The ultimate guide to Holi festival
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Have you ever wondered why there’s a day devoted to wishing people Happy Holi and throwing brightly coloured paint powders all over strangers? And why everyone looks like they’re having such a great time?
Here’s your ultimate guide to the Hindu festival of Holi along with some top tips and a guide to where you can celebrate Holi all around the world.
What is the Holi festival?
Holi is an ancient Hindu festival that marks the end of winter and celebrates the arrival of spring in India. The real roots are in the victory of good over evil when the wicked demoness Holika was defeated and the Hindu God, Lord Vishnu, triumphed.
Holika was then burned on a huge bonfire for her evil spirit and onlookers applied the ash from the fire to their foreheads to symbolise triumph over evil. As the years went on, the coloured powders that are so iconic today began to be used instead.
When is Holi celebrated?
Also known as “the festival of colours” and the “festival of love”, it is celebrated over the course of a night and a day and the date each year depends on the lunar cycle. This year Holi takes place on 9 and 10 March and 28 and 29 March 2021 if you are planning ahead.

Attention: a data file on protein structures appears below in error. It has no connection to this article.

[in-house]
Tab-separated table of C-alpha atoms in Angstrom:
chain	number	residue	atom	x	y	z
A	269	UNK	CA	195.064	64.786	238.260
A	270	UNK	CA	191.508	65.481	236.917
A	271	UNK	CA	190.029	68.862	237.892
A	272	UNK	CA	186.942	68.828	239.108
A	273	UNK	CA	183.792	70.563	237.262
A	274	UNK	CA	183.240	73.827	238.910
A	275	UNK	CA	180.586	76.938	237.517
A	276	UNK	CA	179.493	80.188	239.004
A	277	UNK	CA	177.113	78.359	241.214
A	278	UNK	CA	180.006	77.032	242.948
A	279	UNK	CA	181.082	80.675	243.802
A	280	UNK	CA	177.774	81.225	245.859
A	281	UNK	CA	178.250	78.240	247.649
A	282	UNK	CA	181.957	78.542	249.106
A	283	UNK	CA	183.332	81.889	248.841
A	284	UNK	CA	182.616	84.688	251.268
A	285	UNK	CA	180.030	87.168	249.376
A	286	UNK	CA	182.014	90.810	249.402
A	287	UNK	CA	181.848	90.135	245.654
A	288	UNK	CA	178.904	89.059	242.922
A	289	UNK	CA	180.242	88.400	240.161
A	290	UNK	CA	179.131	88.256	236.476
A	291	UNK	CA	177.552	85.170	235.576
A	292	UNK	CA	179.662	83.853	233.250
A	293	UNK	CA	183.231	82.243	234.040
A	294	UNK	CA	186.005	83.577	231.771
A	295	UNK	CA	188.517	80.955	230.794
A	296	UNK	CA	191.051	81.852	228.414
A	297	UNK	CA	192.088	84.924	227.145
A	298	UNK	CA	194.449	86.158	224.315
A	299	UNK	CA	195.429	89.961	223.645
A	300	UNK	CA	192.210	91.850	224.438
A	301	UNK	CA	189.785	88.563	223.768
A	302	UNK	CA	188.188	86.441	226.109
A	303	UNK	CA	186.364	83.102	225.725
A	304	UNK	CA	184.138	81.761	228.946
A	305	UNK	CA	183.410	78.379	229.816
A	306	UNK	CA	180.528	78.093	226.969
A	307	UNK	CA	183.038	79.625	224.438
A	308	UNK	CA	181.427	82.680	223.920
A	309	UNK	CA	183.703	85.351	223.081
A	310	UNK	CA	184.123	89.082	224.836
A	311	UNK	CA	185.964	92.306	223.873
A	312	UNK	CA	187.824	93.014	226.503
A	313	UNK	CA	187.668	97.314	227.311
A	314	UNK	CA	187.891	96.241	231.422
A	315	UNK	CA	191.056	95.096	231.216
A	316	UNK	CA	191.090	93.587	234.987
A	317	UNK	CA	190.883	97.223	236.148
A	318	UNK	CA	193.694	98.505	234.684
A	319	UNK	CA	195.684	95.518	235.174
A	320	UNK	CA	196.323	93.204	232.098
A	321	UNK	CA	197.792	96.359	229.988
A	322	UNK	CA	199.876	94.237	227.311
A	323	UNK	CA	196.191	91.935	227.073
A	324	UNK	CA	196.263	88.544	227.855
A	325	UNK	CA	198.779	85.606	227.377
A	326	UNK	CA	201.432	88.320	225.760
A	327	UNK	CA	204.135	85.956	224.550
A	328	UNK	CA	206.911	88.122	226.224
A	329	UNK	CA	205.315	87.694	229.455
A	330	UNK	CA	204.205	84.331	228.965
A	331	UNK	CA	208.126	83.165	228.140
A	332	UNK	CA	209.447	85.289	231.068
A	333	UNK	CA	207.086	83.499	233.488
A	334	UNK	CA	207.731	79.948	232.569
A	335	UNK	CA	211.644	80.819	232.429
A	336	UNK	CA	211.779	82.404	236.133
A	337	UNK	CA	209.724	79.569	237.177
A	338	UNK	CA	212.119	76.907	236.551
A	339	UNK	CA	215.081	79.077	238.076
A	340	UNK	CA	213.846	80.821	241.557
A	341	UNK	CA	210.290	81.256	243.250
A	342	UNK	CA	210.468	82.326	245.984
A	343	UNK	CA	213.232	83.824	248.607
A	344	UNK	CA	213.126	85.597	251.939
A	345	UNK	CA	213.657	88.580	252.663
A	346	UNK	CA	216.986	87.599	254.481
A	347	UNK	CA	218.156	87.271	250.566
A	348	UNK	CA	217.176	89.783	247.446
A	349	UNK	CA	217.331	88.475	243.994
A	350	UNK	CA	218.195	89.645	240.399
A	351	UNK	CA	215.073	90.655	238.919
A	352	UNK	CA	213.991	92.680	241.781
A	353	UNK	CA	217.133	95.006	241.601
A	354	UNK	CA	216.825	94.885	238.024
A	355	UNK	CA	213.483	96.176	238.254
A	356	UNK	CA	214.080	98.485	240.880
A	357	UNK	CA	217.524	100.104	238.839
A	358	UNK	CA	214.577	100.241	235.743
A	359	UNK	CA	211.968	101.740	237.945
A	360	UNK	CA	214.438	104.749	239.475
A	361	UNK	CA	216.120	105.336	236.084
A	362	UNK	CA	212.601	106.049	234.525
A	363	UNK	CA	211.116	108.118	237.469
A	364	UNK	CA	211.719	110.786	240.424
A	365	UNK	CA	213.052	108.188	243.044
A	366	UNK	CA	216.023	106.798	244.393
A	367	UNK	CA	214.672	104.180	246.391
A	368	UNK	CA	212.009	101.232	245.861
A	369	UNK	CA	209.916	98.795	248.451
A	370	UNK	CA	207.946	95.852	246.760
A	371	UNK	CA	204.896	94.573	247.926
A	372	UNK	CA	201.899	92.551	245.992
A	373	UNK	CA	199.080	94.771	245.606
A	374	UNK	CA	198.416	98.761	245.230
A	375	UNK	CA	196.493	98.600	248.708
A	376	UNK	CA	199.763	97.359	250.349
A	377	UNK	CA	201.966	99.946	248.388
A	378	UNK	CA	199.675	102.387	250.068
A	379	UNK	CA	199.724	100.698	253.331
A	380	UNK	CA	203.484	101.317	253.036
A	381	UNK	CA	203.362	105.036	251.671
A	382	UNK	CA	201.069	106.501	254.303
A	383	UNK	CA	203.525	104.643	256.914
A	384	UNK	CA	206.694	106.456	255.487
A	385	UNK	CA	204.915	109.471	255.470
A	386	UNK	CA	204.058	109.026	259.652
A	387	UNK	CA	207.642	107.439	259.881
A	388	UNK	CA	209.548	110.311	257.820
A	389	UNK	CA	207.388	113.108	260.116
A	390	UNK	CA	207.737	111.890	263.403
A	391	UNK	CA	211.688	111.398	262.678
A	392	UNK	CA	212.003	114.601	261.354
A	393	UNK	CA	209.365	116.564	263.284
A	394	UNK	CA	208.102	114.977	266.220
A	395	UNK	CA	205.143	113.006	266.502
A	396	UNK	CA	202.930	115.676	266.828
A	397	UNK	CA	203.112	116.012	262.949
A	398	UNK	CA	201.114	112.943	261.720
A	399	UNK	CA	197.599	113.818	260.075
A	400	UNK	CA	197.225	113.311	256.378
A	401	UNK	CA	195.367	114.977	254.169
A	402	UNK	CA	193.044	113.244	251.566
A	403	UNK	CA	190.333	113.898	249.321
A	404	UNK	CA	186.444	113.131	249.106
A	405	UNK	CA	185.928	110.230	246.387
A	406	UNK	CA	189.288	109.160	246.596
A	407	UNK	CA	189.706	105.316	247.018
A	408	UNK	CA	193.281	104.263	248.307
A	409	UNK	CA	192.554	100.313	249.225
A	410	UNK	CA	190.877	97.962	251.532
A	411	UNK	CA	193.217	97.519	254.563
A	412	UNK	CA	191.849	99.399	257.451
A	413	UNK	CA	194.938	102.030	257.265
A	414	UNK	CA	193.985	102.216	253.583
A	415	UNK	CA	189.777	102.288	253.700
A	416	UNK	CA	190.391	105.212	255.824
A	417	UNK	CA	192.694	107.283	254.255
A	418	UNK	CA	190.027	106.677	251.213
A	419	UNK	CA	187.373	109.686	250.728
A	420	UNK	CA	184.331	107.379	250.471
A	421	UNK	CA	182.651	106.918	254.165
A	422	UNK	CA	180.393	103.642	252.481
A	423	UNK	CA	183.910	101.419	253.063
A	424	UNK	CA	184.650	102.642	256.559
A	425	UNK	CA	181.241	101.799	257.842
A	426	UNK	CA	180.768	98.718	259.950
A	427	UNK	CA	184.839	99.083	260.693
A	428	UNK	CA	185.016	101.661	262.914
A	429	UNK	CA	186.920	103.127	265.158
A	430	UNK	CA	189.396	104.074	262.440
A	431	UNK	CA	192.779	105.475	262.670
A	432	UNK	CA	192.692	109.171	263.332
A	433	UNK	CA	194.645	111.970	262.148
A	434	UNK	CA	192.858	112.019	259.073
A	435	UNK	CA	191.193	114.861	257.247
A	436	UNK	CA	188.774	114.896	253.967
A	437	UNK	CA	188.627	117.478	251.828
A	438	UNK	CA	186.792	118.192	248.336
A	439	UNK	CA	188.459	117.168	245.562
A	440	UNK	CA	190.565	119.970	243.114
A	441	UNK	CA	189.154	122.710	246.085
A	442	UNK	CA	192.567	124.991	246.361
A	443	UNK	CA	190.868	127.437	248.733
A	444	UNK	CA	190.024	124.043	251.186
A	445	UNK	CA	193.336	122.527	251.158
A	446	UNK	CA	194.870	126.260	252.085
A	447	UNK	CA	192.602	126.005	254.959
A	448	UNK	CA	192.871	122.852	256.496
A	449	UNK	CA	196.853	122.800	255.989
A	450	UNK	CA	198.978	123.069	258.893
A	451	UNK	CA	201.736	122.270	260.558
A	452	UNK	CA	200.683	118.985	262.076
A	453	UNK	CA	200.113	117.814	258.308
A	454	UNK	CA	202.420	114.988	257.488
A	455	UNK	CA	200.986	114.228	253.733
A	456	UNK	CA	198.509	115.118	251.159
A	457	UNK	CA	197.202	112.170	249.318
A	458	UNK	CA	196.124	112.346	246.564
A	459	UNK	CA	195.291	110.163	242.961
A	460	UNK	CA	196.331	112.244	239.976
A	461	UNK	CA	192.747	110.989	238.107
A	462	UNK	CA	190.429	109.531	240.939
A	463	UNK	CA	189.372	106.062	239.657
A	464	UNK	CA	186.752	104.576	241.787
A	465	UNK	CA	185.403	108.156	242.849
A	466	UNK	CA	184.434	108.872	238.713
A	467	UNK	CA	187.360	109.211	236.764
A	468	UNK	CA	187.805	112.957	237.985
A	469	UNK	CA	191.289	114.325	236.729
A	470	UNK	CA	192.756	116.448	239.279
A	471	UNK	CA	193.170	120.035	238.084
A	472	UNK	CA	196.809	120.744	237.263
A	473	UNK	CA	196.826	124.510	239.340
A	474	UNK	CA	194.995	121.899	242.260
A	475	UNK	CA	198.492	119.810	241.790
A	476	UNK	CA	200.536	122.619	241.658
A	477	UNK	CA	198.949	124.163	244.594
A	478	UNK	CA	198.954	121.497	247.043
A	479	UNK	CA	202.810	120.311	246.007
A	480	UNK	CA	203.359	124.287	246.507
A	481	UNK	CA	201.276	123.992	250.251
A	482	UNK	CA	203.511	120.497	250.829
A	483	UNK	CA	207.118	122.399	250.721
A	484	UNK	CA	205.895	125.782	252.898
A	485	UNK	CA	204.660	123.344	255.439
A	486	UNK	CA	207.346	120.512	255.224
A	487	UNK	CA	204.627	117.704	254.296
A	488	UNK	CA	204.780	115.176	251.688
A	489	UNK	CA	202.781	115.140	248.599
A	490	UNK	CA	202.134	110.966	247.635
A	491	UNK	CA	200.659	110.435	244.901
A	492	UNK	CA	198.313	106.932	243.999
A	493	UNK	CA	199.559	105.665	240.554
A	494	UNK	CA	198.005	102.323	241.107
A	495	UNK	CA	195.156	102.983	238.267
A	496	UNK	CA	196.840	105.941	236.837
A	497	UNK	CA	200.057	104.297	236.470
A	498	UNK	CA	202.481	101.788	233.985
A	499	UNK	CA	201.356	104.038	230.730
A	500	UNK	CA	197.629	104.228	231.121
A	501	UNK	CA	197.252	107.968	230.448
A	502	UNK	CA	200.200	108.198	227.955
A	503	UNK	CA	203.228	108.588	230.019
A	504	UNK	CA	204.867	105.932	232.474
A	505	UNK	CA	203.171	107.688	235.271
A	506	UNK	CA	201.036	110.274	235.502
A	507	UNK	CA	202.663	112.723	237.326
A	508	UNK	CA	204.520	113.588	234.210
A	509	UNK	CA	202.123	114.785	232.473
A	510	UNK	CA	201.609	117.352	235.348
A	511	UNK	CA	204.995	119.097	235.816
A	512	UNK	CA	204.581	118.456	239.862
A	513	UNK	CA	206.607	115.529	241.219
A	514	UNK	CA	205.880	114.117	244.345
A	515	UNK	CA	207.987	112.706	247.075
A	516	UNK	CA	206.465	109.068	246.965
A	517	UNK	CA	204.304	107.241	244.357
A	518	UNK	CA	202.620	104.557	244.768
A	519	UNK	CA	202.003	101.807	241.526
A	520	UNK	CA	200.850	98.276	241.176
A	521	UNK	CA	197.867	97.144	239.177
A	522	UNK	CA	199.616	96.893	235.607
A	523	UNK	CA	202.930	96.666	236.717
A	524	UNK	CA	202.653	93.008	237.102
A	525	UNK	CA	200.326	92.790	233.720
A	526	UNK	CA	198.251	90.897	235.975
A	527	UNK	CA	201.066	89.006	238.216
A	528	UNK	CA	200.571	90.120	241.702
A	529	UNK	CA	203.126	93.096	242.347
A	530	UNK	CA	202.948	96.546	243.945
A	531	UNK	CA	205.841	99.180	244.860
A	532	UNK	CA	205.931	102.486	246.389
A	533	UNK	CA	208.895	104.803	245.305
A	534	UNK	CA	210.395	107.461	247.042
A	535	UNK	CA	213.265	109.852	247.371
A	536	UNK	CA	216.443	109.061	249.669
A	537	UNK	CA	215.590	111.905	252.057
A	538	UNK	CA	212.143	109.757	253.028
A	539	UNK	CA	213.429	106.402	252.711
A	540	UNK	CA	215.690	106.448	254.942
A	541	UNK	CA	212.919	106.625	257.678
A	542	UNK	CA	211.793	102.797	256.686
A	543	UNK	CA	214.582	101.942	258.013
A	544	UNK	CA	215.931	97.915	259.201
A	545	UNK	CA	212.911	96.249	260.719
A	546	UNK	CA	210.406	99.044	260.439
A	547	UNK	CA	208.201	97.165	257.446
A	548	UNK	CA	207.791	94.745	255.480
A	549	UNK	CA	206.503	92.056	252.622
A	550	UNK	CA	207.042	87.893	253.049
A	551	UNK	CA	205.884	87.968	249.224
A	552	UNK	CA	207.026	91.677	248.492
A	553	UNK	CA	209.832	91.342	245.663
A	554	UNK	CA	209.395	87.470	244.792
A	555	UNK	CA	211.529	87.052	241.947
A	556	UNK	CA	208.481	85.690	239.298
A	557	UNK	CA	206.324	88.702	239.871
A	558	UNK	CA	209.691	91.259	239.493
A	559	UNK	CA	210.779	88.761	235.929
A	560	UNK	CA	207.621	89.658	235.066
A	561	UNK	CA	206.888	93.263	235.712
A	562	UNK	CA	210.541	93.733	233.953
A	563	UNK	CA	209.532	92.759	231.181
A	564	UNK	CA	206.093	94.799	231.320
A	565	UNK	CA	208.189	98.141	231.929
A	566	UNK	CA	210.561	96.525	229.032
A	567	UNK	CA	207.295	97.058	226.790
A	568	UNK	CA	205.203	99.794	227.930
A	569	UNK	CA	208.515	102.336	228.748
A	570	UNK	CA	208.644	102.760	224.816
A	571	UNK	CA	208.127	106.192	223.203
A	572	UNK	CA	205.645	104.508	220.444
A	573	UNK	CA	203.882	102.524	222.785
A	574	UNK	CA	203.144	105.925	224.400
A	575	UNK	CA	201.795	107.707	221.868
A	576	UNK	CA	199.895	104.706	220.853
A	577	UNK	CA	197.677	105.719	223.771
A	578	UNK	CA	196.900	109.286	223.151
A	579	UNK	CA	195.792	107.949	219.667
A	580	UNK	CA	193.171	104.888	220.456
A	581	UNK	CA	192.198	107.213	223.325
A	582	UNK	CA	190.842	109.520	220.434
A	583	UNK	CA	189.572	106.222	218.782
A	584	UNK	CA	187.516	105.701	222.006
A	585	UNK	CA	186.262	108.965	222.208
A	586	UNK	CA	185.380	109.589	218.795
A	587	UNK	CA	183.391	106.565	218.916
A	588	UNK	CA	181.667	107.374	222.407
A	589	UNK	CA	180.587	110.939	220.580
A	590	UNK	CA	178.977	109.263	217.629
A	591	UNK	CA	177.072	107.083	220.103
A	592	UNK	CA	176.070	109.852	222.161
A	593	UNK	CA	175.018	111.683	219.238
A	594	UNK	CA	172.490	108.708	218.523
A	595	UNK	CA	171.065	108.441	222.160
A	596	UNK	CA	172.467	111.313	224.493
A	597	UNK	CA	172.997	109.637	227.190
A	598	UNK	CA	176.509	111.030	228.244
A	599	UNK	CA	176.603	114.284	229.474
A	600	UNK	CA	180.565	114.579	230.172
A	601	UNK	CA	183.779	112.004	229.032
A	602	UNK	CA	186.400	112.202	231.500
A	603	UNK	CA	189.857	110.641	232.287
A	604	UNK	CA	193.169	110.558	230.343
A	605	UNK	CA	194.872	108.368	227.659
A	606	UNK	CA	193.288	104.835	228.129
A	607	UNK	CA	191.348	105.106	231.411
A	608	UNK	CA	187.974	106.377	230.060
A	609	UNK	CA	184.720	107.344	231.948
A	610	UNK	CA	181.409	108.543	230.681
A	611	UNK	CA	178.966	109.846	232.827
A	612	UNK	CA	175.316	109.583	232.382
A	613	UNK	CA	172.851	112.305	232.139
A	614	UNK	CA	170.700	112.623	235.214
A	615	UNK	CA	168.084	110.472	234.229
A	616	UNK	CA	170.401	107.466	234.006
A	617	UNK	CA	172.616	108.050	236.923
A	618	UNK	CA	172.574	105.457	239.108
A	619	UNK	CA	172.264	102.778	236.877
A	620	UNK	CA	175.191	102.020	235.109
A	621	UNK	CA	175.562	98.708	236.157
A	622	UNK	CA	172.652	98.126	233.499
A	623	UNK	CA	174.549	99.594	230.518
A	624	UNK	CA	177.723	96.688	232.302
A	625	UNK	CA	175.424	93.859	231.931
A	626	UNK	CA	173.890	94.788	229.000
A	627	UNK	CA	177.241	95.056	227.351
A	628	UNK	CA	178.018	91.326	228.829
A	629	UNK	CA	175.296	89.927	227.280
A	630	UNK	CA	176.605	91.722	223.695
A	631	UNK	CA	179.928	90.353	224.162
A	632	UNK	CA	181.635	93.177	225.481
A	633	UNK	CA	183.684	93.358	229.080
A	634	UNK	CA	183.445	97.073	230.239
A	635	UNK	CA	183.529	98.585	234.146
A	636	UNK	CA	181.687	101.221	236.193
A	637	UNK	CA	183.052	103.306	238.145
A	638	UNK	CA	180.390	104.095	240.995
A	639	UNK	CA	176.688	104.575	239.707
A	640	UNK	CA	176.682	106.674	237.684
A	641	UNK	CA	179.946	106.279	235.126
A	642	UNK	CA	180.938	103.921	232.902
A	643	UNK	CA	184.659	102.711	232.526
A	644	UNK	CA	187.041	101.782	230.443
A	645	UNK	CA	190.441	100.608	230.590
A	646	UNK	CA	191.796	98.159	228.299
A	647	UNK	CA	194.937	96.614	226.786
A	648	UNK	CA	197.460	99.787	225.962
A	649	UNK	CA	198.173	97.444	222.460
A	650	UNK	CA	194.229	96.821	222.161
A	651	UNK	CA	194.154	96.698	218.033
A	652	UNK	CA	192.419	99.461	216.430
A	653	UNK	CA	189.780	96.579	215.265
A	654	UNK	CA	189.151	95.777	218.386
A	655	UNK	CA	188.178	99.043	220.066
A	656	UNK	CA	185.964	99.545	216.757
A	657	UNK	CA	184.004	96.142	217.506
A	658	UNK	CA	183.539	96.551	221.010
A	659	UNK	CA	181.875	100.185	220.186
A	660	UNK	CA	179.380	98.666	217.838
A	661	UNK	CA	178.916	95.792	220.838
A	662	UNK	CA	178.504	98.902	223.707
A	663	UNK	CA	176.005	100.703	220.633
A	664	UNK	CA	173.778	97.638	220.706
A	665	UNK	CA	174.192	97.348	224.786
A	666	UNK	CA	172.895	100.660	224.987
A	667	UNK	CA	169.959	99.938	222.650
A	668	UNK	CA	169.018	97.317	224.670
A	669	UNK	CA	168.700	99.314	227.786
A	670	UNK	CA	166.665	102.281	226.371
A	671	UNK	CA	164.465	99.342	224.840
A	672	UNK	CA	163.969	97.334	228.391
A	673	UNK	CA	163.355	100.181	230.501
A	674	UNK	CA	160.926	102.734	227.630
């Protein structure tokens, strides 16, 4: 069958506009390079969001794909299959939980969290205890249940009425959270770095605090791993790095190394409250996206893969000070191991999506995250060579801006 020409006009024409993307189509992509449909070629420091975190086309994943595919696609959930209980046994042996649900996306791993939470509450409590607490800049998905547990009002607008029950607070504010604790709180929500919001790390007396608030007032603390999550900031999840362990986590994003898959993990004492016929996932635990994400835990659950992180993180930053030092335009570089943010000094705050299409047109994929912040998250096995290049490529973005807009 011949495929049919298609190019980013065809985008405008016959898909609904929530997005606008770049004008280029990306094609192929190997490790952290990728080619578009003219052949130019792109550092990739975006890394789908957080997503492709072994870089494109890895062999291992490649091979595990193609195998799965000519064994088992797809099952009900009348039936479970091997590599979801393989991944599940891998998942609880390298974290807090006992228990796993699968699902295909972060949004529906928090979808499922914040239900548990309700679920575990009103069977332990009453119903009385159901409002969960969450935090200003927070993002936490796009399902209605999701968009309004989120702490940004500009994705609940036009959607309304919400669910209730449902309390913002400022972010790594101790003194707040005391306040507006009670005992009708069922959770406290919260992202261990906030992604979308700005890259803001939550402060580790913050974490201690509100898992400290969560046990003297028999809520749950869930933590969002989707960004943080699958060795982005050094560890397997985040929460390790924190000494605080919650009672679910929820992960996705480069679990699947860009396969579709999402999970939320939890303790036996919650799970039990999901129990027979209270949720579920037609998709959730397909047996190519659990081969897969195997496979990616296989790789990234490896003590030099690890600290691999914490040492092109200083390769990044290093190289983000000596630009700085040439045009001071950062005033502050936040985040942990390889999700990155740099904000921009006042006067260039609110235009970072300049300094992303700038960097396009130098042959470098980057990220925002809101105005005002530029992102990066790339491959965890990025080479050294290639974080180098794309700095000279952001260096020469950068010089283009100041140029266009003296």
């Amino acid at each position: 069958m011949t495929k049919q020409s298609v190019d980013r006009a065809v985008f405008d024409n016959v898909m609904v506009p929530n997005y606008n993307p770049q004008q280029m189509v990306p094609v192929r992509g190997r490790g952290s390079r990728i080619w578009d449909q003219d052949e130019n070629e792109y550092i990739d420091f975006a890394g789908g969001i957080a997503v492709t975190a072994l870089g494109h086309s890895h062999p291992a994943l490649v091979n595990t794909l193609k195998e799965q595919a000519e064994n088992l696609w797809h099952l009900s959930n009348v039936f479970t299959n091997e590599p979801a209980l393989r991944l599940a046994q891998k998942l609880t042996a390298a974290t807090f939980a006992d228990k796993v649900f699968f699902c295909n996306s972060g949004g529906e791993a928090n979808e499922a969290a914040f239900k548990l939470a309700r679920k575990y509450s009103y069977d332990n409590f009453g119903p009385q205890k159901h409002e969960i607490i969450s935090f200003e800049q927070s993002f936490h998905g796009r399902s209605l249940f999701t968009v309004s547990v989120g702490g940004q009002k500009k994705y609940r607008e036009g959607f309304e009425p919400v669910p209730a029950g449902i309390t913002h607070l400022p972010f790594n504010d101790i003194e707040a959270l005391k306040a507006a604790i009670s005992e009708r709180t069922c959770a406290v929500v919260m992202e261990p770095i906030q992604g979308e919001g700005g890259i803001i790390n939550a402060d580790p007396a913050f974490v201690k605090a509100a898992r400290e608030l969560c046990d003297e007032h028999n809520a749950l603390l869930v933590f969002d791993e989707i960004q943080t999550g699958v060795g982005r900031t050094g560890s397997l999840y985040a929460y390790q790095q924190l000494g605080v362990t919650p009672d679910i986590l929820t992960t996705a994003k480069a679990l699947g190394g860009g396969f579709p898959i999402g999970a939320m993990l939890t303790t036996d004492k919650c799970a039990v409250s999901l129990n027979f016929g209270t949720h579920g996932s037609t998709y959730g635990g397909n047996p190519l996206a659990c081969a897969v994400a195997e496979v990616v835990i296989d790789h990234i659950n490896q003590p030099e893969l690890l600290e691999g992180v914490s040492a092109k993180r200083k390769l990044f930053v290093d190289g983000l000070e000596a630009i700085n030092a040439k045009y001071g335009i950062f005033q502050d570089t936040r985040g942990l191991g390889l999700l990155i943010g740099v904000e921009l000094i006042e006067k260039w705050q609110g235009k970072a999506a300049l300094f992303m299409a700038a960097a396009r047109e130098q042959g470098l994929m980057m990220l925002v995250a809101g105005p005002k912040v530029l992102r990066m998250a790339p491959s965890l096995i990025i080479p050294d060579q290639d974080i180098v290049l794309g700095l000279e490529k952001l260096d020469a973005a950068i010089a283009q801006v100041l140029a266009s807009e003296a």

How is Holi celebrated?
Like all good things, Holi is celebrated in two parts. On the night before Holi, huge bonfires are lit to commemorate the burning of the evil Holika. This day is known as Holika Dahan and people dance and sing around the fires.
The next day is all about having fun and celebrating life. Traditionally, coloured paint powders are thrown all over the streets and spread across smiling faces. People party, have water fights, spend time with loved ones, dance to Bollywood tunes and enjoy a little bhang.
What is bhang and why is it so important in Holi?
Made from the leaves and buds of the female cannabis plant, bhang has been used in India for hundreds of years in various forms. When the Indian Holi celebrations really kick in, shots of bhang are dished out mixed with pistachios, almonds, milk, rose petals and sugar. Bhang is also used in other Indian snacks like pakoras and vadas.
Where is Holi celebrated?
Although Holi originates in India, it is also widely celebrated in other parts of Asia and around the world. For example, in the U.K. there are an estimated 350,000 Hindus living in London but farther away from home, here are five amazing destinations to celebrate Holi:
The two main airports and biggest cities in the country are New Delhi (DEL) and Mumbai (BOM). Most major airlines fly to India including many Star Alliance, Oneworld and Sky Team airlines, making it easier to use points and miles. If you add up your transferable points, you should be able to find multiple options so you can choose an airline/route that is best suited for you.